Etemad-al-Dawla, Aqa Khan Nuri
by Abbas Amanatpublished in Encyclopaedia Iranica
New York: Columbia University, 1998/2020
EʿTEMĀD-AL-DAWLA, ĀQĀ KHAN (originally Naṣr-Allāh) NŪRĪ, MĪRZĀ (1222-81/1807-65; Figure 1), prime minister (ṣadr-e aʿẓam) of Persia under Nāṣer-al-Dīn Shah Qajar (1268-75/1851-58).
Āqā Khan Nūṟī was the second son of Mīrzā Asad-Allāh Nūrī, the chief army accountant (laškarnevīs-bāšī) under Āqā Moḥammad Khan and Fatḥ-ʿAlī Shah. Part of the local nobility of the Nūr region in Māzandarān, the Nūrī family was prominent on the political scene as local governors of Nūr and as officials and army accountants since the middle of 18th century (for the genealogy of the Nūrīs see Eʿtemād-al-Salṭana, 1349 Š./1970, p. 233; Qāʾem-maqāmī, 1968, p. 141; Malek Ḵosravī). Āqā Khan began his official career at the age of twenty as an army secretary. Capitalizing on his father’s proximity to the Qajar court (ʿAżod-al-Dawla, p. 72) and his own administrative skills, he was promoted to the newly created post of minister of the army (wazīr-e laškar) after his father’s retirement in 1245/1829. By the mid-1250s/1840s he ranked among the dignitaries of the state. In 1262/1845 Moḥammad Shah’s failing health, uncertainties over succession, and the weakening grip of the grand vizier Ḥājī Mīrzā Āqāsī (q.v.) over the administration encouraged Āqā Khan, like other contestants for the premiership, to search for political patronage and build new alliances outside his own family and his army base. He approached the young heir apparent, Nāṣer-al-Dīn Mīrzā, and his mother, Malek-Jahān Ḵānom Qovānlū, later the Mahd-e ʿOlyā (q.v.), to offer his services. In exchange for supporting them, and possibly for establishing secret contact with the British legation on their behalf, Āqā Khan received a written pledge from the prince promising him a high office once he acceded to the throne. After Moḥammad Shah’s recovery later that year, however, Āqāsī removed Āqā Khan from office on the charges of misappropriation, conspiracy, and secret contacts with the British legation in Tehran. He was arrested, bastinadoed, fined ten thousand tomans, and sent in exile to Kāšān, where he remained until the death of Moḥammad Shah.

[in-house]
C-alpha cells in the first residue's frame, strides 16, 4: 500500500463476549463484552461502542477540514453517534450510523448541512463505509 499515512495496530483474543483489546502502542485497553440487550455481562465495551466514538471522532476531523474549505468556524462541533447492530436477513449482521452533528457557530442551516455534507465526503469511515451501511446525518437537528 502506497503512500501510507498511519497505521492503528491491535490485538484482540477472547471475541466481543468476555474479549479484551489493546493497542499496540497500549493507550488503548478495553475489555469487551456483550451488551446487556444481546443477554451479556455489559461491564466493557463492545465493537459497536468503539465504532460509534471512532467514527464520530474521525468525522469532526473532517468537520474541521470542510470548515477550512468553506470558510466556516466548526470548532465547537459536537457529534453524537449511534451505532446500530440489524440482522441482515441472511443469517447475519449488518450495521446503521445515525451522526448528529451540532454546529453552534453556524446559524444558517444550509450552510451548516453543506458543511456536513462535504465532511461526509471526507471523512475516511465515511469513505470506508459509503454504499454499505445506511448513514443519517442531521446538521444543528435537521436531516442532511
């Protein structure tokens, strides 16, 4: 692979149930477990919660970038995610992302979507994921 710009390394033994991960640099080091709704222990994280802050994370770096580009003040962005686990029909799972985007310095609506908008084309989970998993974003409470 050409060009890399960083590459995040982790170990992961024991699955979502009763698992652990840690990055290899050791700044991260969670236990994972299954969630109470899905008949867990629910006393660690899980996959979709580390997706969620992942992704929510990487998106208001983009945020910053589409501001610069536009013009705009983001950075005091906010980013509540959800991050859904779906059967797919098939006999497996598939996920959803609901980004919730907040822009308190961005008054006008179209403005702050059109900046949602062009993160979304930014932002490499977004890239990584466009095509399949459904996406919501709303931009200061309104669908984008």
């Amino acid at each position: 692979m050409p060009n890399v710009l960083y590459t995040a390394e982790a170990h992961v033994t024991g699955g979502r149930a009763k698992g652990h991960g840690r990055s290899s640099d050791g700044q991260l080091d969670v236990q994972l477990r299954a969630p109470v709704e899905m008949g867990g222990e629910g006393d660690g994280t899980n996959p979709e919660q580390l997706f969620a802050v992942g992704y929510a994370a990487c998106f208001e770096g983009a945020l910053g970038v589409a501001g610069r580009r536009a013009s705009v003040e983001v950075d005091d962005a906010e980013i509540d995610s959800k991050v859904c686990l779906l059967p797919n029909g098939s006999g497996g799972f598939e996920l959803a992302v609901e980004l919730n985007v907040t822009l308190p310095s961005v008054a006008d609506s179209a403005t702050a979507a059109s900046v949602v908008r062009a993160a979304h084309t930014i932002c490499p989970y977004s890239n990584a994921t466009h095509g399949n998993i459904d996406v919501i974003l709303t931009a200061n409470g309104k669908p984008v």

Āqā Khan returned to Tehran in Ḏu’l-qaʿda 1265/late September 1848, after seeking the assistance of the British chargé d’affaires, Lieutenant-Colonel Francis Farrant. He was warmly received there by Mahd-e ʿOlyā, who invited him to reside in the royal citadel (arg) as her advisor. Āqā Khan’s return, however, was opposed by Mīrzā Taqī Khan Farāhānī, the new chief of the Azerbaijan army (amīr-e neẓām, q.v.) and the strong man in the Nāṣer al-Dīn Shah camp. He ordered Āqā Khan’s immediate return to Kāšān. In response Āqā Khan and his brother, Mīrzā Fażl-Allāh, sought refuge in the British legation where they were granted an informal protégé status and in effect removed from the jurisdiction of the Persian government (Watson, p. 411).
The promotion of Mīrzā Taqī Khan to the premiership with the title Amīr(-e) Kabīr (q.v.) dashed Āqā Khan’s hopes. Amīr Kabīr did bow to pressure from Mahd-e ʿOlyā and appointed Āqā Khan as his lieutenant but largely excluded him from state affairs. The mutiny of the Qahramānīya troops in Jomādā I 1866/March 1849, however, weakened Amīr Kabīr and brought Āqā Khan into the limelight. Amīr Kabīr had to take refuge in Āqā Khan’s residence and relied on his mediation for a peaceful ending to the dangerous mutiny. As a result the prestigious title of Eʿtemād-al-Dawla (q.v.), unused since 1216/1801, was conferred upon Āqā Khan, and he came to be recognized as the “second person” (šaḵṣ-e dovvom) below Amīr Kabīr.
By 1268/1851 the political base of Amīr Kabīr had eroded, ironically after he had managed to put down two major threats to Nāṣer-al-Dīn Shah’s throne: the Sālār revolt (1264-68/1847-51) and the Babi insurrection (1265-68/1848-51; see BABISM). When Amīr Kabīr was removed from office in 1268/1851, Āqā Khan was offered the post. His appointment was made public on 22 Moḥarram 1268/17 November 1851, after he had unequivocally renounced his British protégé status. In consultation with Justin Sheil, the British envoy in Tehran, Āqā Khan gave his pledge that he was “under the protection of no state but that of the shadow of His Majesty the shah of Iran” (Ketāb-ḵāna-ye salṭanatī, album no. 249, cited in Qāʾem-maqāmī, 1968, p. 108).